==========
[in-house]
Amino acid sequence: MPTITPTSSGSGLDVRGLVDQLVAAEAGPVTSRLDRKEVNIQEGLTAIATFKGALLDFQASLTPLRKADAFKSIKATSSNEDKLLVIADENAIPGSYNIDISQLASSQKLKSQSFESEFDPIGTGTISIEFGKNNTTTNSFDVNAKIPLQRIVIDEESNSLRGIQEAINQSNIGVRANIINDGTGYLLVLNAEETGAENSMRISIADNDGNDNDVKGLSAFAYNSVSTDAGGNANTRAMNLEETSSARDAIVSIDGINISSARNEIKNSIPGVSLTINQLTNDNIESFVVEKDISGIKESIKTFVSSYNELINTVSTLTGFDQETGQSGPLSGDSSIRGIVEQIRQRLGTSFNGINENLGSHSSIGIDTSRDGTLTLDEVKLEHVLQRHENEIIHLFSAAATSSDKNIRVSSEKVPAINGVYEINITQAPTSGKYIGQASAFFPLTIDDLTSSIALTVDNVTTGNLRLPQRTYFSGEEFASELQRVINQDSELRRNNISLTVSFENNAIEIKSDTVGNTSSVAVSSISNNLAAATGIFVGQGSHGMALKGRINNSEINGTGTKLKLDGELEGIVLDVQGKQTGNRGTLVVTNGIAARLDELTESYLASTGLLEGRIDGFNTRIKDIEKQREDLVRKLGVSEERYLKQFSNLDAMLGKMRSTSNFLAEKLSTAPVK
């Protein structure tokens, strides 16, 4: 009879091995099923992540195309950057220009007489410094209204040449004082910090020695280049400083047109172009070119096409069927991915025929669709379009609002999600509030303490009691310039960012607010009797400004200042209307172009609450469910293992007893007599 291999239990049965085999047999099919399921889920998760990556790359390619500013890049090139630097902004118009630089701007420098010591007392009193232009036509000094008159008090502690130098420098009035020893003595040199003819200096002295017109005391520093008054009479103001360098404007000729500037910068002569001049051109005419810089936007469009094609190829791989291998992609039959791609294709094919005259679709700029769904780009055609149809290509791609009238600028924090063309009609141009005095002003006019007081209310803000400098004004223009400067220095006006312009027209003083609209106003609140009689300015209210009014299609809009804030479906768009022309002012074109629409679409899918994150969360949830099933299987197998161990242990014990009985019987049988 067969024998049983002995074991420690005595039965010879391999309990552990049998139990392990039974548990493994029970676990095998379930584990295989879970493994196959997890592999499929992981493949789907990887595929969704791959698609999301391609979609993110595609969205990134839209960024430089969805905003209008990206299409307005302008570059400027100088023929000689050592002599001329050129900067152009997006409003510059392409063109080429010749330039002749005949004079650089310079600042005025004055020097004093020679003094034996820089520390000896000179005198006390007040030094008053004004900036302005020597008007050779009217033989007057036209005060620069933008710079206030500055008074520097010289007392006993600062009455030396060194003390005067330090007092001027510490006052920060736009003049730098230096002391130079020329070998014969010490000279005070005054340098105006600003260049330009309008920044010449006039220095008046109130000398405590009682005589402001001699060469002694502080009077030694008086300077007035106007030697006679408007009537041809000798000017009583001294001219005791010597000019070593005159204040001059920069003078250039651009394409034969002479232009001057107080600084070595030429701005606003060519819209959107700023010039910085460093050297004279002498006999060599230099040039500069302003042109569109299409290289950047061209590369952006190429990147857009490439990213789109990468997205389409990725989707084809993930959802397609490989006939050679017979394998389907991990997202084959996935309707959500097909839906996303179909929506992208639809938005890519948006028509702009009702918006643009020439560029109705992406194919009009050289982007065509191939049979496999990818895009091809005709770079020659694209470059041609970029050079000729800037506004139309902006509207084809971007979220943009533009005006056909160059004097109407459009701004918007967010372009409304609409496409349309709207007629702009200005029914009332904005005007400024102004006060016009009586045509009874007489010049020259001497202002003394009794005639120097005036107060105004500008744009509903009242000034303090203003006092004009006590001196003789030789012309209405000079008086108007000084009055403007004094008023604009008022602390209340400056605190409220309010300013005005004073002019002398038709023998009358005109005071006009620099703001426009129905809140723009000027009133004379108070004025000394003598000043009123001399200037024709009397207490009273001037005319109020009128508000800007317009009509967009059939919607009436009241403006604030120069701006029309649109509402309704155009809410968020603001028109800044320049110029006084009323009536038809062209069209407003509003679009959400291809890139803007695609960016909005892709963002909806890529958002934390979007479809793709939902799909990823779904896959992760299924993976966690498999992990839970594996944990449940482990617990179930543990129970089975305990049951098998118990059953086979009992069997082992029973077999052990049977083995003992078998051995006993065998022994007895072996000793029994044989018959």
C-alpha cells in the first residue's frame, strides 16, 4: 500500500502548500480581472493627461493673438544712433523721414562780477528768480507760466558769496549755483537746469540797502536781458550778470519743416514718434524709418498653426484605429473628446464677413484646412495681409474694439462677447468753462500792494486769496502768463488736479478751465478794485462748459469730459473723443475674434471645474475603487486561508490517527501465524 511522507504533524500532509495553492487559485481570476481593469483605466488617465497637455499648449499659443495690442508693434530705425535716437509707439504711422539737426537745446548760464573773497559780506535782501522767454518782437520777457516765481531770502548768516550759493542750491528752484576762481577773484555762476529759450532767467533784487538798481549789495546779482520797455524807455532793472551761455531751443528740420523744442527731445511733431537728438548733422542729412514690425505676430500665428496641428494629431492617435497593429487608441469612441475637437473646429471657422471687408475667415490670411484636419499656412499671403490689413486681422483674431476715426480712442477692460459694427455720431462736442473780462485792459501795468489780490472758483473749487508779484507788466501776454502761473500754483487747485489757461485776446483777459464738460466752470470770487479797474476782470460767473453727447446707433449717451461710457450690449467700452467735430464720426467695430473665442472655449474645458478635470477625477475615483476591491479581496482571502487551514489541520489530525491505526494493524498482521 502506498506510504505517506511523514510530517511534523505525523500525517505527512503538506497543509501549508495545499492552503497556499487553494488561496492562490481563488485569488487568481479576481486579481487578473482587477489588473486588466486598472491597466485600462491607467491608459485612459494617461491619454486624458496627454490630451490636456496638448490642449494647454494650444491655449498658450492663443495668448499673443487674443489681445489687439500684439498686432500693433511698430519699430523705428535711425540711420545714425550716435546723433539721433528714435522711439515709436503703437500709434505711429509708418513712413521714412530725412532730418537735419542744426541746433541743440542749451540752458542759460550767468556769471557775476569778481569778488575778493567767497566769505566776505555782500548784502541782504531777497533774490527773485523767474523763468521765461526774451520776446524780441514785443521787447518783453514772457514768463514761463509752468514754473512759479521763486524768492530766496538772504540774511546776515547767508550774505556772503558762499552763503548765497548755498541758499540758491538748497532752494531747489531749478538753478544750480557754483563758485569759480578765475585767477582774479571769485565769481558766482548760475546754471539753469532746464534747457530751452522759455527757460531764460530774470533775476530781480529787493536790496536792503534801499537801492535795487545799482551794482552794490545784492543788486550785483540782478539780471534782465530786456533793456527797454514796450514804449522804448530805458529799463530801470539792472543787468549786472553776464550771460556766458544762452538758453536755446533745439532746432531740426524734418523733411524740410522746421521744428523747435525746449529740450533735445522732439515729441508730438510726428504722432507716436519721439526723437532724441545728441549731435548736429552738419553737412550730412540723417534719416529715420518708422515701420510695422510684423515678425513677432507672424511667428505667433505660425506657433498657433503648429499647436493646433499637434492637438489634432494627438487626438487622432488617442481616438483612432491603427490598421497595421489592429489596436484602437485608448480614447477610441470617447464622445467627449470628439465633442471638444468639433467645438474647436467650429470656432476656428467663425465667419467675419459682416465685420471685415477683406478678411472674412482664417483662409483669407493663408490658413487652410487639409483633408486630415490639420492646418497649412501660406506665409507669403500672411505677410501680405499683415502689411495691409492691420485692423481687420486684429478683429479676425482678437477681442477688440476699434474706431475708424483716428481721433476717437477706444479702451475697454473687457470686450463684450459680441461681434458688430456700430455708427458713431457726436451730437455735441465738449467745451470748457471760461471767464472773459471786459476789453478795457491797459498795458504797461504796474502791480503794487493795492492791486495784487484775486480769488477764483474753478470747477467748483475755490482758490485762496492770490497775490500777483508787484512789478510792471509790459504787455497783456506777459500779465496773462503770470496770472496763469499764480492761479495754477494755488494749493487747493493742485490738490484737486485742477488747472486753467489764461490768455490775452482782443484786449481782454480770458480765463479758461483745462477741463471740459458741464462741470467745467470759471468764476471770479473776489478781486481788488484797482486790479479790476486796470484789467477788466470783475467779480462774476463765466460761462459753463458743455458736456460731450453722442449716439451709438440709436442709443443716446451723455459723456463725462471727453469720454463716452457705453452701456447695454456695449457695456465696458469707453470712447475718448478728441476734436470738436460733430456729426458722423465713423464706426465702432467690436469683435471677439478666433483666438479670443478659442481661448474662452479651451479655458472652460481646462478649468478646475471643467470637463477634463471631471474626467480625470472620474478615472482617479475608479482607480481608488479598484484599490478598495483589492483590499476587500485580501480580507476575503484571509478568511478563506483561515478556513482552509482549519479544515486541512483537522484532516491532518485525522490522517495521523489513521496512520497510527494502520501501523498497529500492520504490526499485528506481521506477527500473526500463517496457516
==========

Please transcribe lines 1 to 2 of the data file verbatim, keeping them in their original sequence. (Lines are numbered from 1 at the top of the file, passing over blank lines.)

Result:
[in-house]
Amino acid sequence: MPTITPTSSGSGLDVRGLVDQLVAAEAGPVTSRLDRKEVNIQEGLTAIATFKGALLDFQASLTPLRKADAFKSIKATSSNEDKLLVIADENAIPGSYNIDISQLASSQKLKSQSFESEFDPIGTGTISIEFGKNNTTTNSFDVNAKIPLQRIVIDEESNSLRGIQEAINQSNIGVRANIINDGTGYLLVLNAEETGAENSMRISIADNDGNDNDVKGLSAFAYNSVSTDAGGNANTRAMNLEETSSARDAIVSIDGINISSARNEIKNSIPGVSLTINQLTNDNIESFVVEKDISGIKESIKTFVSSYNELINTVSTLTGFDQETGQSGPLSGDSSIRGIVEQIRQRLGTSFNGINENLGSHSSIGIDTSRDGTLTLDEVKLEHVLQRHENEIIHLFSAAATSSDKNIRVSSEKVPAINGVYEINITQAPTSGKYIGQASAFFPLTIDDLTSSIALTVDNVTTGNLRLPQRTYFSGEEFASELQRVINQDSELRRNNISLTVSFENNAIEIKSDTVGNTSSVAVSSISNNLAAATGIFVGQGSHGMALKGRINNSEINGTGTKLKLDGELEGIVLDVQGKQTGNRGTLVVTNGIAARLDELTESYLASTGLLEGRIDGFNTRIKDIEKQREDLVRKLGVSEERYLKQFSNLDAMLGKMRSTSNFLAEKLSTAPVK